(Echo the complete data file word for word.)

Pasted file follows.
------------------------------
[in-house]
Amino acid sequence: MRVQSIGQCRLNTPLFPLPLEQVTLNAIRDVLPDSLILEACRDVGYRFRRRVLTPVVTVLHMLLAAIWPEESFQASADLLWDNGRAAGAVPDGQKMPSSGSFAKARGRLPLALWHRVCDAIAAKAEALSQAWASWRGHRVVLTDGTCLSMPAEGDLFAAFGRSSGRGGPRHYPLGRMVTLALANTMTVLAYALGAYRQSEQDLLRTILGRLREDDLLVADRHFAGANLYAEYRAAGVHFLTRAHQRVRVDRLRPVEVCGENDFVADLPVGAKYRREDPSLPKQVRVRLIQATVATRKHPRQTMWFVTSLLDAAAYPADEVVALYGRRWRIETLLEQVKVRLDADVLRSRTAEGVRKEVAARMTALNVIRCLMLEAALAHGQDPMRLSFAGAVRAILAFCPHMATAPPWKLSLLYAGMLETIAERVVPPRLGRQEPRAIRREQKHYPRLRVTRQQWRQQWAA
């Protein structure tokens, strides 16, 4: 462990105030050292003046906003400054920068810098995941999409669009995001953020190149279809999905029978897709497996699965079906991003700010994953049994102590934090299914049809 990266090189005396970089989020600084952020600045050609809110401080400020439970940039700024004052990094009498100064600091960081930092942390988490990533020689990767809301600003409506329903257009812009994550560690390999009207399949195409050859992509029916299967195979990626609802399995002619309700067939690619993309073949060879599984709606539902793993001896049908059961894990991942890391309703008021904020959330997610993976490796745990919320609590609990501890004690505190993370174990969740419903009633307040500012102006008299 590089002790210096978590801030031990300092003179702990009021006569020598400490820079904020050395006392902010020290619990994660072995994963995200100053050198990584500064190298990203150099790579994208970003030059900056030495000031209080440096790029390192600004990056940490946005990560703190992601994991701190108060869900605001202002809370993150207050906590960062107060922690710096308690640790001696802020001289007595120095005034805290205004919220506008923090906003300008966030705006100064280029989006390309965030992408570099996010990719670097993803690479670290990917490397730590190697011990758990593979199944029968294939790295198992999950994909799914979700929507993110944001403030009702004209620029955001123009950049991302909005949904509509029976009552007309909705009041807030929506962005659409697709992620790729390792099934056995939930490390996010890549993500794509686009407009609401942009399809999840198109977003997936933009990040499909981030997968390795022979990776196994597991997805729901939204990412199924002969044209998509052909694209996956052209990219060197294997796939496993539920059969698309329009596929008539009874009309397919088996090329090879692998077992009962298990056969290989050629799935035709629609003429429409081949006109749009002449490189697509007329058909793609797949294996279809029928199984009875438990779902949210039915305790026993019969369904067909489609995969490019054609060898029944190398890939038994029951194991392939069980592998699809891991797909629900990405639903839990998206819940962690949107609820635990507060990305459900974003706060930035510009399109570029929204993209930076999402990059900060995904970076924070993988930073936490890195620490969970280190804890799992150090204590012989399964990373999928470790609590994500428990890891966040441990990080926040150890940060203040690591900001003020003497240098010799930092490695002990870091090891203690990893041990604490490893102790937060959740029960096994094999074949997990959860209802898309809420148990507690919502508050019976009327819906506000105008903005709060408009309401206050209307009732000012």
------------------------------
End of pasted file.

[in-house]
Amino acid sequence: MRVQSIGQCRLNTPLFPLPLEQVTLNAIRDVLPDSLILEACRDVGYRFRRRVLTPVVTVLHMLLAAIWPEESFQASADLLWDNGRAAGAVPDGQKMPSSGSFAKARGRLPLALWHRVCDAIAAKAEALSQAWASWRGHRVVLTDGTCLSMPAEGDLFAAFGRSSGRGGPRHYPLGRMVTLALANTMTVLAYALGAYRQSEQDLLRTILGRLREDDLLVADRHFAGANLYAEYRAAGVHFLTRAHQRVRVDRLRPVEVCGENDFVADLPVGAKYRREDPSLPKQVRVRLIQATVATRKHPRQTMWFVTSLLDAAAYPADEVVALYGRRWRIETLLEQVKVRLDADVLRSRTAEGVRKEVAARMTALNVIRCLMLEAALAHGQDPMRLSFAGAVRAILAFCPHMATAPPWKLSLLYAGMLETIAERVVPPRLGRQEPRAIRREQKHYPRLRVTRQQWRQQWAA
């Protein structure tokens, strides 16, 4: 462990105030050292003046906003400054920068810098995941999409669009995001953020190149279809999905029978897709497996699965079906991003700010994953049994102590934090299914049809 990266090189005396970089989020600084952020600045050609809110401080400020439970940039700024004052990094009498100064600091960081930092942390988490990533020689990767809301600003409506329903257009812009994550560690390999009207399949195409050859992509029916299967195979990626609802399995002619309700067939690619993309073949060879599984709606539902793993001896049908059961894990991942890391309703008021904020959330997610993976490796745990919320609590609990501890004690505190993370174990969740419903009633307040500012102006008299 590089002790210096978590801030031990300092003179702990009021006569020598400490820079904020050395006392902010020290619990994660072995994963995200100053050198990584500064190298990203150099790579994208970003030059900056030495000031209080440096790029390192600004990056940490946005990560703190992601994991701190108060869900605001202002809370993150207050906590960062107060922690710096308690640790001696802020001289007595120095005034805290205004919220506008923090906003300008966030705006100064280029989006390309965030992408570099996010990719670097993803690479670290990917490397730590190697011990758990593979199944029968294939790295198992999950994909799914979700929507993110944001403030009702004209620029955001123009950049991302909005949904509509029976009552007309909705009041807030929506962005659409697709992620790729390792099934056995939930490390996010890549993500794509686009407009609401942009399809999840198109977003997936933009990040499909981030997968390795022979990776196994597991997805729901939204990412199924002969044209998509052909694209996956052209990219060197294997796939496993539920059969698309329009596929008539009874009309397919088996090329090879692998077992009962298990056969290989050629799935035709629609003429429409081949006109749009002449490189697509007329058909793609797949294996279809029928199984009875438990779902949210039915305790026993019969369904067909489609995969490019054609060898029944190398890939038994029951194991392939069980592998699809891991797909629900990405639903839990998206819940962690949107609820635990507060990305459900974003706060930035510009399109570029929204993209930076999402990059900060995904970076924070993988930073936490890195620490969970280190804890799992150090204590012989399964990373999928470790609590994500428990890891966040441990990080926040150890940060203040690591900001003020003497240098010799930092490695002990870091090891203690990893041990604490490893102790937060959740029960096994094999074949997990959860209802898309809420148990507690919502508050019976009327819906506000105008903005709060408009309401206050209307009732000012």